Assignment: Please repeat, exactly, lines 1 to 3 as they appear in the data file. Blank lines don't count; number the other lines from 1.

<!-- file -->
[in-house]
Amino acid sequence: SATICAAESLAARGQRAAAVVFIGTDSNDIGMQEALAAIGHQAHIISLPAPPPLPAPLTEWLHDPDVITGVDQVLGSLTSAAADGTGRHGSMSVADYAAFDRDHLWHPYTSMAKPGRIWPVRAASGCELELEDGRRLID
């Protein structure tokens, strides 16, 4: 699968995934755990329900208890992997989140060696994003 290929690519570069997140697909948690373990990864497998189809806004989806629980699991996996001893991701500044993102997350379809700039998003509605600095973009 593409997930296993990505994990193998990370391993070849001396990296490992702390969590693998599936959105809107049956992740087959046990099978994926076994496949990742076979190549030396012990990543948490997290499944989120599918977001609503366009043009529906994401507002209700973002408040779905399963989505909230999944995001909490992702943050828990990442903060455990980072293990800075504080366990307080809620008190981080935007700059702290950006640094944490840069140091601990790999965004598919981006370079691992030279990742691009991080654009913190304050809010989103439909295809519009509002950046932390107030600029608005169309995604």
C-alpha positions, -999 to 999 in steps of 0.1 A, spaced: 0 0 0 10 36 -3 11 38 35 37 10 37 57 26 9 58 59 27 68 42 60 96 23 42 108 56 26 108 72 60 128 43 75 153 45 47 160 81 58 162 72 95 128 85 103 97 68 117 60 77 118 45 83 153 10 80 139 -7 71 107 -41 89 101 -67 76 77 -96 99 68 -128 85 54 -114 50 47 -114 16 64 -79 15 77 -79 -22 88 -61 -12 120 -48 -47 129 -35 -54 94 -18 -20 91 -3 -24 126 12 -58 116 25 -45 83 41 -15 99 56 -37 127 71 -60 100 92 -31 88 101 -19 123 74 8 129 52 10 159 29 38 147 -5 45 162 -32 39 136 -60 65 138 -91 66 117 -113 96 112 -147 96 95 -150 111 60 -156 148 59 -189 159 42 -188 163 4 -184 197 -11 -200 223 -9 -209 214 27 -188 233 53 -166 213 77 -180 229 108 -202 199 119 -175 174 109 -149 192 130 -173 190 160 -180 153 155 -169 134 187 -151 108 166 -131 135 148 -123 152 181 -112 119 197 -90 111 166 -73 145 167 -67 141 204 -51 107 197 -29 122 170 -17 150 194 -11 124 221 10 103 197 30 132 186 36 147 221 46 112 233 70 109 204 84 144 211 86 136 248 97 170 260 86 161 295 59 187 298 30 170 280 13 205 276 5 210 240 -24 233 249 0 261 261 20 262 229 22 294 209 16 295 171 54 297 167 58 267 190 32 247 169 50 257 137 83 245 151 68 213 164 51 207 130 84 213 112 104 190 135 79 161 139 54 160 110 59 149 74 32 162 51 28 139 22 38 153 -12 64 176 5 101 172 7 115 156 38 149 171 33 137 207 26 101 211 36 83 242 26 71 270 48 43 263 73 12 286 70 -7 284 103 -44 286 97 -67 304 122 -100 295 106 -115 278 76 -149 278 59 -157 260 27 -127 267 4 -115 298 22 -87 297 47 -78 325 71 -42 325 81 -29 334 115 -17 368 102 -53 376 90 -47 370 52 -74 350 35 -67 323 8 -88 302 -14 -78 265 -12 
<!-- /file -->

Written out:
[in-house]
Amino acid sequence: SATICAAESLAARGQRAAAVVFIGTDSNDIGMQEALAAIGHQAHIISLPAPPPLPAPLTEWLHDPDVITGVDQVLGSLTSAAADGTGRHGSMSVADYAAFDRDHLWHPYTSMAKPGRIWPVRAASGCELELEDGRRLID
């Protein structure tokens, strides 16, 4: 699968995934755990329900208890992997989140060696994003 290929690519570069997140697909948690373990990864497998189809806004989806629980699991996996001893991701500044993102997350379809700039998003509605600095973009 593409997930296993990505994990193998990370391993070849001396990296490992702390969590693998599936959105809107049956992740087959046990099978994926076994496949990742076979190549030396012990990543948490997290499944989120599918977001609503366009043009529906994401507002209700973002408040779905399963989505909230999944995001909490992702943050828990990442903060455990980072293990800075504080366990307080809620008190981080935007700059702290950006640094944490840069140091601990790999965004598919981006370079691992030279990742691009991080654009913190304050809010989103439909295809519009509002950046932390107030600029608005169309995604």